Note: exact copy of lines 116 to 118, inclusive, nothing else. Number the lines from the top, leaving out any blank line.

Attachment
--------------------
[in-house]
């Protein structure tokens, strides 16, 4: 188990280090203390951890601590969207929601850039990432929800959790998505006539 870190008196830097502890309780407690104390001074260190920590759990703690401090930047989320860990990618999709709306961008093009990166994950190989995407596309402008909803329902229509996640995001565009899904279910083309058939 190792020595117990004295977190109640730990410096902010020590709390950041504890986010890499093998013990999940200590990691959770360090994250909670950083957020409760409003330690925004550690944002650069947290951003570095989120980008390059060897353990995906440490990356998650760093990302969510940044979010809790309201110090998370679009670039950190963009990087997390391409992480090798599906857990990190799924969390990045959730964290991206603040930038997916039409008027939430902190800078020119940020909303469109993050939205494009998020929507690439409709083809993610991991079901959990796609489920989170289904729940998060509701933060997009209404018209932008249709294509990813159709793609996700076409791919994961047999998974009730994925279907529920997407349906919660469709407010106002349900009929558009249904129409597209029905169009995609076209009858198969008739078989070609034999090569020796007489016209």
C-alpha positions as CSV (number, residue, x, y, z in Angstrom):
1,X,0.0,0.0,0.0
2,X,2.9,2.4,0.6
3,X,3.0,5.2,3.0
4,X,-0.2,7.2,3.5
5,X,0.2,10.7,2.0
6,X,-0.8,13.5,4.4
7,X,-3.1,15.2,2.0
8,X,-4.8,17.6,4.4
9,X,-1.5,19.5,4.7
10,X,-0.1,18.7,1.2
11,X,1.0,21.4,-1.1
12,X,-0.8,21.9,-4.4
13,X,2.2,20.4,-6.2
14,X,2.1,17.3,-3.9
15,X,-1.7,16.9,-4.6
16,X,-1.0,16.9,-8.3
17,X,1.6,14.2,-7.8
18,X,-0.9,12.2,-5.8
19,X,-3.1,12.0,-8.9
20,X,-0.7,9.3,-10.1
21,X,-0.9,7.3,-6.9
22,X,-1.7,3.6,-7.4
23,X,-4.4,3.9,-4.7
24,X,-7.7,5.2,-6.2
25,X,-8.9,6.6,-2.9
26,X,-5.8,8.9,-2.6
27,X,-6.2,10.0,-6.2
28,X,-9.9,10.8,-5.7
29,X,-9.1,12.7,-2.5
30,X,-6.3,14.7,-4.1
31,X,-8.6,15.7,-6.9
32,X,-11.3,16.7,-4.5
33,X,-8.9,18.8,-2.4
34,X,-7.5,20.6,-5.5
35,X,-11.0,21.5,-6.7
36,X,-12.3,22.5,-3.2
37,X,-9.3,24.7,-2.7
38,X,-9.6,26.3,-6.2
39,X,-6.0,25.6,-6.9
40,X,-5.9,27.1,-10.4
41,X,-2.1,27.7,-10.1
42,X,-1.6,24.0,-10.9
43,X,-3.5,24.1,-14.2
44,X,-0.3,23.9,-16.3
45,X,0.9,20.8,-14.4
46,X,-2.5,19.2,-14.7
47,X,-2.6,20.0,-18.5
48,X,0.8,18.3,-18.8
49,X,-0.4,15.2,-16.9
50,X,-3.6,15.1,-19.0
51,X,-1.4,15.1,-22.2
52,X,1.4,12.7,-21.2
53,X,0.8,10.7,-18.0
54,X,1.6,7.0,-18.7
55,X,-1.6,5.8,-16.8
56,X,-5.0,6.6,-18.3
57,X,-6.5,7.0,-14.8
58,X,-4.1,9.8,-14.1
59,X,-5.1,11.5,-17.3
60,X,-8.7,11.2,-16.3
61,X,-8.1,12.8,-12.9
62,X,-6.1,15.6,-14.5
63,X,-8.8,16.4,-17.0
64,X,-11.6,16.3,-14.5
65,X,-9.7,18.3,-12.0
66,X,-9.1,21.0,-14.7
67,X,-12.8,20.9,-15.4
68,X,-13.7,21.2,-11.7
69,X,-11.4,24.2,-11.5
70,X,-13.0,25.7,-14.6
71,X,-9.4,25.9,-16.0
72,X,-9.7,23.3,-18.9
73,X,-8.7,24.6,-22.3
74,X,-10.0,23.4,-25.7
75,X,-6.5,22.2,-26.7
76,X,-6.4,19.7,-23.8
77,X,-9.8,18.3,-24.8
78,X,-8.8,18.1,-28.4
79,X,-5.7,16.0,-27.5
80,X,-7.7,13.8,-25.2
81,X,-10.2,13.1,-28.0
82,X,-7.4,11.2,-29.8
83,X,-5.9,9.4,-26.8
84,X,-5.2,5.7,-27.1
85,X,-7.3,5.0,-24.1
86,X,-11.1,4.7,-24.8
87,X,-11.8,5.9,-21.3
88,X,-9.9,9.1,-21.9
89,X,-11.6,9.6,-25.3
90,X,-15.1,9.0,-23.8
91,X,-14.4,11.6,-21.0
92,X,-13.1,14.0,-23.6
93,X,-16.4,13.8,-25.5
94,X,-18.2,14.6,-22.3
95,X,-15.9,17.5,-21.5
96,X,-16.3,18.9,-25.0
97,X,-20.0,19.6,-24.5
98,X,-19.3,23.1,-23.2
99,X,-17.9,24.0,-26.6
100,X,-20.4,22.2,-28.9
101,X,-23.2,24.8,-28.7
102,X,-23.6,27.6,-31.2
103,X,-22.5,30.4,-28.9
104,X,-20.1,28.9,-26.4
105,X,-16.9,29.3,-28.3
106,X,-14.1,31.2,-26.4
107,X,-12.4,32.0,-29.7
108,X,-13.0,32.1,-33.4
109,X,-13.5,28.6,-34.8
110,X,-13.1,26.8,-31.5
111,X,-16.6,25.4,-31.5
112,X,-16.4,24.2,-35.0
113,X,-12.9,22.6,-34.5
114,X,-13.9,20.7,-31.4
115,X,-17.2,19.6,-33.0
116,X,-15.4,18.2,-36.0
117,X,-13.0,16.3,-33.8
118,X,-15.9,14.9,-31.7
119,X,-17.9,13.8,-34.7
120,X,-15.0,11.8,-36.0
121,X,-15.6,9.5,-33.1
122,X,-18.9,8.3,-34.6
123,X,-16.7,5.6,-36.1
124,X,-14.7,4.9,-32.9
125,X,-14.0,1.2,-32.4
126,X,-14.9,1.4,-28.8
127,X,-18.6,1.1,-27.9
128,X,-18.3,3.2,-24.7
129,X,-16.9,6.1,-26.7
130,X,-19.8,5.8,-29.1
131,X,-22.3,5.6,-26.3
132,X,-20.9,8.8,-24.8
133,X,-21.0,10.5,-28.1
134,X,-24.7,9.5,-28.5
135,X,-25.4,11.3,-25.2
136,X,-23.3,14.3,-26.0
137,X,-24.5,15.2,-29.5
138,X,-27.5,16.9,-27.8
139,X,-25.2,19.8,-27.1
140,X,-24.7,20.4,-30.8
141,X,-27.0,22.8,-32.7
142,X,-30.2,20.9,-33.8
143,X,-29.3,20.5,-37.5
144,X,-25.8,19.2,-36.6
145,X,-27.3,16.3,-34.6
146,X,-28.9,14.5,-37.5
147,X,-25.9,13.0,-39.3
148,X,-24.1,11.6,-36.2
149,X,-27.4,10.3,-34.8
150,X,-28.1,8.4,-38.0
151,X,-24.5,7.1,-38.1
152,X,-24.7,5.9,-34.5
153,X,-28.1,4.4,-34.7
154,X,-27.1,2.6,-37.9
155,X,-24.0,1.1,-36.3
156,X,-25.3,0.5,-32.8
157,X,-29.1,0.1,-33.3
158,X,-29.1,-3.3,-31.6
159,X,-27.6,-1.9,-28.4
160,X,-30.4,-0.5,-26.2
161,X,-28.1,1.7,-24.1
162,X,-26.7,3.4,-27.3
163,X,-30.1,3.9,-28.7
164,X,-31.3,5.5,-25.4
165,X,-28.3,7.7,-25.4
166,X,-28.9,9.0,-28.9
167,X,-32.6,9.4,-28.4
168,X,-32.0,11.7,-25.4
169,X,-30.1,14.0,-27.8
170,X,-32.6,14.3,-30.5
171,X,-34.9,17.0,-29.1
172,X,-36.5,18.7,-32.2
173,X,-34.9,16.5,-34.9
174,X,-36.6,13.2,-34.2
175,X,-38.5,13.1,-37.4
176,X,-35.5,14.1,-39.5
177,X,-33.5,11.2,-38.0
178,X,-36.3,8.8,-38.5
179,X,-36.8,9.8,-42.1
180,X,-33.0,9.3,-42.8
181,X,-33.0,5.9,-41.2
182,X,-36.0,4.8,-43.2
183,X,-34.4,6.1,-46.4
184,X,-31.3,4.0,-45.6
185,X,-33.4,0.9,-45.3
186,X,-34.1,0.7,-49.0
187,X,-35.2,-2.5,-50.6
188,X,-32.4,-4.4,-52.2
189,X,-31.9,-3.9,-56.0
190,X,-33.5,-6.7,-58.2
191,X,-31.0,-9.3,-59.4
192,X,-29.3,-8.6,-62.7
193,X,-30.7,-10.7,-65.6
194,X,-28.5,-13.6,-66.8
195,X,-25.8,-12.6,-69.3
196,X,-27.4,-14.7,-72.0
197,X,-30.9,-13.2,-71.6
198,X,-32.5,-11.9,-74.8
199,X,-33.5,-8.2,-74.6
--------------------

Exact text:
113,X,-12.9,22.6,-34.5
114,X,-13.9,20.7,-31.4
115,X,-17.2,19.6,-33.0